The sources of the Congo are in the Albertine Rift Mountains that flank the western branch of the East African Rift, as well as Lake Tanganyika and Lake Mweru. The river flows generally west from Kisangani just below Boyoma Falls, then gradually bends southwest, passing by Mbandaka, joining with the Ubangi River, and running into the Pool Malebo (Stanley Pool). Kinshasa and Brazzaville are on opposite sides of the river at the Pool. Then the river narrows and falls through a number of cataracts in deep canyons, collectively known as the Livingstone Falls, and runs past Boma into the Atlantic Ocean. The river also has the second-largest flow and the second-largest watershed of any river in the world (trailing the Amazon in both respects). The river and a 37 kilometers wide strip of coastline on its north bank provide the country's only outlet to the Atlantic.
The Albertine Rift plays a key role in shaping the Congo's geography. Not only is the northeastern section of the country much more mountainous, but due to the rift's tectonic activity, this area also experiences volcanic activity, occasionally with loss of life. The geologic activity in this area also created the famous African Great Lakes, three of which lie on the Congo's eastern frontier: Lake Albert, Lake Edward, and Lake Tanganyika. Lake Edward and Lake Albert are connected by the Semliki River.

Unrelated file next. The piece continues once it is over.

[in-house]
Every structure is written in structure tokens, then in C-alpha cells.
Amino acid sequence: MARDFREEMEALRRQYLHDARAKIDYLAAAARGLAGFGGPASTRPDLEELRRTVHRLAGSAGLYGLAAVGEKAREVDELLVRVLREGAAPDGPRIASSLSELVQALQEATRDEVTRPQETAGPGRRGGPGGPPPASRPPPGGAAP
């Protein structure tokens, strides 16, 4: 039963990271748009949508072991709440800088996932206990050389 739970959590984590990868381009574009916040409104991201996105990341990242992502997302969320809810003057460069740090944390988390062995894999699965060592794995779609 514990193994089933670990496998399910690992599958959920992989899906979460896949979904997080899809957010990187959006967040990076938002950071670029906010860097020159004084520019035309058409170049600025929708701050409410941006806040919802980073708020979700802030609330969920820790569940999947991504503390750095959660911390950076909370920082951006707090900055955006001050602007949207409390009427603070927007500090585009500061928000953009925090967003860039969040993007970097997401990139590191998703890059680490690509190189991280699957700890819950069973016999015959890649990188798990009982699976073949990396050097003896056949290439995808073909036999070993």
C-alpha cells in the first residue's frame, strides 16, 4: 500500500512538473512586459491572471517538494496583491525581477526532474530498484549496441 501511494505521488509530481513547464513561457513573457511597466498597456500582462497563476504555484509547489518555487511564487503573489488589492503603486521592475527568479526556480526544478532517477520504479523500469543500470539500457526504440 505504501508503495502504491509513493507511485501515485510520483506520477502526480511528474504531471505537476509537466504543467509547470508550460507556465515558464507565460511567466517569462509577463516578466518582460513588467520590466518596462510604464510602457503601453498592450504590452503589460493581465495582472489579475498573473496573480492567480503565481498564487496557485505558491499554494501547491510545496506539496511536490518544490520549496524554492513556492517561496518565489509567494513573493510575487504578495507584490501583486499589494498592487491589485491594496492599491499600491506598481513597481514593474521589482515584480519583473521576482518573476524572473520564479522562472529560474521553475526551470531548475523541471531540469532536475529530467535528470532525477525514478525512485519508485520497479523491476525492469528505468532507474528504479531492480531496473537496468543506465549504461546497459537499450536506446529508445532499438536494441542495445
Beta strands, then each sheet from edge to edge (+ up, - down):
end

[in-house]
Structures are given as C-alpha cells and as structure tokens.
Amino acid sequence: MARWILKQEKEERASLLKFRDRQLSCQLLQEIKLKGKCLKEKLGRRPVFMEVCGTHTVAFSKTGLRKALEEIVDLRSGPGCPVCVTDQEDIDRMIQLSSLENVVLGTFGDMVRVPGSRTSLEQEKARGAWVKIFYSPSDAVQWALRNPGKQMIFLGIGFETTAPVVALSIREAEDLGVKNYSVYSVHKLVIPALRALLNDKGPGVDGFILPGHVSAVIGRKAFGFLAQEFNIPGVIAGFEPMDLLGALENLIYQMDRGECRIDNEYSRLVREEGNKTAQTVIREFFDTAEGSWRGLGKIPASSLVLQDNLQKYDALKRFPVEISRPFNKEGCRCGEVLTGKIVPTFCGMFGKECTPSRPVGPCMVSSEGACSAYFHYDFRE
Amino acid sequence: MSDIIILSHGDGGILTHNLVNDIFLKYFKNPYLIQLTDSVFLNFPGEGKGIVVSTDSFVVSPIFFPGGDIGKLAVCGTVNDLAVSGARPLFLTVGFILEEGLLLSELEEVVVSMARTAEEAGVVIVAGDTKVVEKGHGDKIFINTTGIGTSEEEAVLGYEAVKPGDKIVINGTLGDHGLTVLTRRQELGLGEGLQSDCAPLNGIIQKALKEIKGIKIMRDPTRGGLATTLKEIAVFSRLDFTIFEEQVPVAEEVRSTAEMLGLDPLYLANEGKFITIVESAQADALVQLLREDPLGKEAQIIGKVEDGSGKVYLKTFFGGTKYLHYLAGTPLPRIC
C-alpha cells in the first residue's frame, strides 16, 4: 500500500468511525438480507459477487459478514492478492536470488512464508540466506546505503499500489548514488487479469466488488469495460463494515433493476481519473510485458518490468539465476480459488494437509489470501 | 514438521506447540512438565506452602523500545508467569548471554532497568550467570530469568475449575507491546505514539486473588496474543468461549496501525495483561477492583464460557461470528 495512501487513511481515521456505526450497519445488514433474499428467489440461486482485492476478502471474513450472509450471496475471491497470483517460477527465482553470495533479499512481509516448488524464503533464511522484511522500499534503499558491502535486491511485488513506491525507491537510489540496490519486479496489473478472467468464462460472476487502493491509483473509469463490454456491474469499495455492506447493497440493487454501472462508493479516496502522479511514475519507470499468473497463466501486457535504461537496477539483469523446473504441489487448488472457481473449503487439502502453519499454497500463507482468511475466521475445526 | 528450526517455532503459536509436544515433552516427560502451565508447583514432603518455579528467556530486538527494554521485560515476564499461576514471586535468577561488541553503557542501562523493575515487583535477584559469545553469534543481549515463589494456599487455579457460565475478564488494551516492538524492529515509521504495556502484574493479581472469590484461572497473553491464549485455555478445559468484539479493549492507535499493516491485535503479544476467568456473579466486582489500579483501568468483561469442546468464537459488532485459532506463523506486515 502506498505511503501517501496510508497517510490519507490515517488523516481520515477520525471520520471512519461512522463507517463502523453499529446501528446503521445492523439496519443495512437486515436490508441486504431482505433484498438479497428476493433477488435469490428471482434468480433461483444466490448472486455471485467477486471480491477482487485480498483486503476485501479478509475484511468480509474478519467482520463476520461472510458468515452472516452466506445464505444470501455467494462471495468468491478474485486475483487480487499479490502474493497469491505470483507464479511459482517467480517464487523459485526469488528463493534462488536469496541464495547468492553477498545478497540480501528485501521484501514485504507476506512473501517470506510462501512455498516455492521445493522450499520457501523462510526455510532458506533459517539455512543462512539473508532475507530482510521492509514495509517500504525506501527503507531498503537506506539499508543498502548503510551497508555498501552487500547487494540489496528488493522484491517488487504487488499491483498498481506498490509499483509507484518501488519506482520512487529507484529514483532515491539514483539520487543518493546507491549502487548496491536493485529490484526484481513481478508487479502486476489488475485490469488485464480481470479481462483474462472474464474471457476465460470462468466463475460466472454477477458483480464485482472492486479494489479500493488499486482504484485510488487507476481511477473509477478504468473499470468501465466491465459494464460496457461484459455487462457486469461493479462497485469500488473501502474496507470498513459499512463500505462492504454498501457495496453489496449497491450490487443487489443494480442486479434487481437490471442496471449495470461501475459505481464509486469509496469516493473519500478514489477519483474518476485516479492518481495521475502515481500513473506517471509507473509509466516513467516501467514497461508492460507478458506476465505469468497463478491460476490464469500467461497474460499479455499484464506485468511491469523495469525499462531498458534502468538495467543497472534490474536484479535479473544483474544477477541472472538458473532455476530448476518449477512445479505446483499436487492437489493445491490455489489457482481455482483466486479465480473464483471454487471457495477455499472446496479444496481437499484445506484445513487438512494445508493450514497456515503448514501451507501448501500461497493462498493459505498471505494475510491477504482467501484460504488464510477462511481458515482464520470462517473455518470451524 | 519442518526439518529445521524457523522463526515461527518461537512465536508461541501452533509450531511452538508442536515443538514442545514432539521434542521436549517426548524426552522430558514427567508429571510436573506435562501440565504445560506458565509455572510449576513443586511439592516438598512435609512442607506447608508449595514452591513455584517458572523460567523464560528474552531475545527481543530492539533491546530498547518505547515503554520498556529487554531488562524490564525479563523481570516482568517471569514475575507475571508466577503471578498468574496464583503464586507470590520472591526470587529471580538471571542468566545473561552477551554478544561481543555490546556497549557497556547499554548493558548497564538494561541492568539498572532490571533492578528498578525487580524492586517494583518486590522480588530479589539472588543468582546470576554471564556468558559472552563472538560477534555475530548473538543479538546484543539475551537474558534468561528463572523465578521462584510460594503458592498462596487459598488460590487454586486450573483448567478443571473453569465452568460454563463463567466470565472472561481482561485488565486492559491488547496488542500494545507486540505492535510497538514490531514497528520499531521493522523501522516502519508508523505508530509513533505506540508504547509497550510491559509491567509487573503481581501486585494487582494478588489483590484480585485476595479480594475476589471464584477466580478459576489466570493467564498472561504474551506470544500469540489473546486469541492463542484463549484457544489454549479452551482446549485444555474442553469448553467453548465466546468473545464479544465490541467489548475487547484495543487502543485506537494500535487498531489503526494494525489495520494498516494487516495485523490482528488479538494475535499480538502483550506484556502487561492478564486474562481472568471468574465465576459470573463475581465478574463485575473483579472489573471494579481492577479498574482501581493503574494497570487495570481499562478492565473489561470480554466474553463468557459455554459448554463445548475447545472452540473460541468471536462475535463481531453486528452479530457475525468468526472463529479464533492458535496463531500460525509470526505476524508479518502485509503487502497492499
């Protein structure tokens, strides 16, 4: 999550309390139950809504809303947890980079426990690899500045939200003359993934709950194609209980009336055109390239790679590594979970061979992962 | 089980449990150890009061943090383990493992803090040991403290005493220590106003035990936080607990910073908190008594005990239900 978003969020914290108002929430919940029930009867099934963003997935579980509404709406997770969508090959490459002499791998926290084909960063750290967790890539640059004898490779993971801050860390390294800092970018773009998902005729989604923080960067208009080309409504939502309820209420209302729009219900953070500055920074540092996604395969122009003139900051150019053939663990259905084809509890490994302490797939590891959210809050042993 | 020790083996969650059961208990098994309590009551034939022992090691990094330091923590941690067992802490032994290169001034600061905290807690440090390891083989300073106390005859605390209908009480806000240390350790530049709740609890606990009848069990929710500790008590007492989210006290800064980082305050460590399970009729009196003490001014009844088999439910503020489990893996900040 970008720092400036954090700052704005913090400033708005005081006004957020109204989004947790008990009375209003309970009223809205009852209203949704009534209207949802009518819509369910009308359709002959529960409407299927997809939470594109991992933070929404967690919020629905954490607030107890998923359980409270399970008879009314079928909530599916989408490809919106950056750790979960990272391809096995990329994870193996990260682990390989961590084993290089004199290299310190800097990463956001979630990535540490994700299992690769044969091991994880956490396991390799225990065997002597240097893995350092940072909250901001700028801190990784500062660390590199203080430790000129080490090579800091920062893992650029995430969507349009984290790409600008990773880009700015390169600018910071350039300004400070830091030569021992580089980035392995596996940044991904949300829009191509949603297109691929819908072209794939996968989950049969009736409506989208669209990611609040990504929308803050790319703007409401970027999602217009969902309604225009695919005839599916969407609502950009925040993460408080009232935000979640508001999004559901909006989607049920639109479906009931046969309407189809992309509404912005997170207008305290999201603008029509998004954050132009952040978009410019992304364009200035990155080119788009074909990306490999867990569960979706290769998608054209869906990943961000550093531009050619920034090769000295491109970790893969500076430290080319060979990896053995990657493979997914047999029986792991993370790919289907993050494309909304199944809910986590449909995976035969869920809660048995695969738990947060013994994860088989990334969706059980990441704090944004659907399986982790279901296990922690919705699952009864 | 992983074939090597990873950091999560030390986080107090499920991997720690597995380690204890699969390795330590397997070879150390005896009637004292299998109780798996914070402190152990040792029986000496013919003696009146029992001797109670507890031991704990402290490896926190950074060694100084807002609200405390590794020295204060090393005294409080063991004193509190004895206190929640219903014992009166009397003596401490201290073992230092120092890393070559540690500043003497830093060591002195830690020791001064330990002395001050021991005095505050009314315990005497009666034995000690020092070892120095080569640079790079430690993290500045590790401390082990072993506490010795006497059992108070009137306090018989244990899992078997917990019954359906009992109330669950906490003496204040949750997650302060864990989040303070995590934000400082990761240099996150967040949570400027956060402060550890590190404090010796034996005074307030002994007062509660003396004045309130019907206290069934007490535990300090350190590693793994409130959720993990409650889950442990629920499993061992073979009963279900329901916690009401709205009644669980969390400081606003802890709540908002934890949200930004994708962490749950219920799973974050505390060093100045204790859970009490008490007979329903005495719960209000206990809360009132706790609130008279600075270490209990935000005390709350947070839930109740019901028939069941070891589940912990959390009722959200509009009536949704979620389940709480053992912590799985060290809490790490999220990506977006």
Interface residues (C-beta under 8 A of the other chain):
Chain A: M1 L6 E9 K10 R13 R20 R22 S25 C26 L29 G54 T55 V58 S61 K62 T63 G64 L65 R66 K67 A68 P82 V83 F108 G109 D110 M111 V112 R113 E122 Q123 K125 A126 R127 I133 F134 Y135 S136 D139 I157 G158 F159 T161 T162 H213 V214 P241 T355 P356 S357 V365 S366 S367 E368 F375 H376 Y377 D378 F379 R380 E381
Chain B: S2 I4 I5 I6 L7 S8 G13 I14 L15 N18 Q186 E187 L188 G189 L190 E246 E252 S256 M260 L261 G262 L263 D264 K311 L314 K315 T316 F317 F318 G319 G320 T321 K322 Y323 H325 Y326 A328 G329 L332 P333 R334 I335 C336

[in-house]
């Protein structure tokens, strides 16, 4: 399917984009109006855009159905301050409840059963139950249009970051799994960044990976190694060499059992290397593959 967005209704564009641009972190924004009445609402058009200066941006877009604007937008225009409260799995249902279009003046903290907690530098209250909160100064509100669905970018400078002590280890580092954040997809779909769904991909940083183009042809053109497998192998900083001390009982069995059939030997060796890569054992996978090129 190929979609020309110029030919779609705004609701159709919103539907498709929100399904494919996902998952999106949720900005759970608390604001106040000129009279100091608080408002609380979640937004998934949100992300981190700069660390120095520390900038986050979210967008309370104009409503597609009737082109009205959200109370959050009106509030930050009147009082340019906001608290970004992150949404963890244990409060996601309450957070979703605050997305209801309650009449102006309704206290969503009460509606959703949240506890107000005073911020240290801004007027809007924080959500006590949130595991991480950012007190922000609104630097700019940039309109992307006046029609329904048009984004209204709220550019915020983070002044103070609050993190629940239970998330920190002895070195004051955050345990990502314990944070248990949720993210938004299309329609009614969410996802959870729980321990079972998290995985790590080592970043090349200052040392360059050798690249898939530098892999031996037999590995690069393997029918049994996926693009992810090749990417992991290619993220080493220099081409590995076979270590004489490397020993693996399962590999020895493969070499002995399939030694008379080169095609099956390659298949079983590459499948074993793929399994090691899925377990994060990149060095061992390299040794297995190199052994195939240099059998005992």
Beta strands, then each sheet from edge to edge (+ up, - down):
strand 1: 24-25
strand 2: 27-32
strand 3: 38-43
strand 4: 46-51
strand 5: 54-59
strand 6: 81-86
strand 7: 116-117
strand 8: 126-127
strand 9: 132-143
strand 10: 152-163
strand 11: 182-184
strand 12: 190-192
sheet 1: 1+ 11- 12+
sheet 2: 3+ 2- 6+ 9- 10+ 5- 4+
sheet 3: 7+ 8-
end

Lake Albert

The Rift valley has exposed an enormous amount of mineral wealth throughout the south and east of the Congo, making it accessible to mining. Cobalt, copper, cadmium, industrial and gem-quality diamonds, gold, silver, zinc, manganese, tin, germanium, uranium, radium, bauxite, iron ore, and coal are all found in plentiful supply, especially in the Congo's southeastern Katanga region.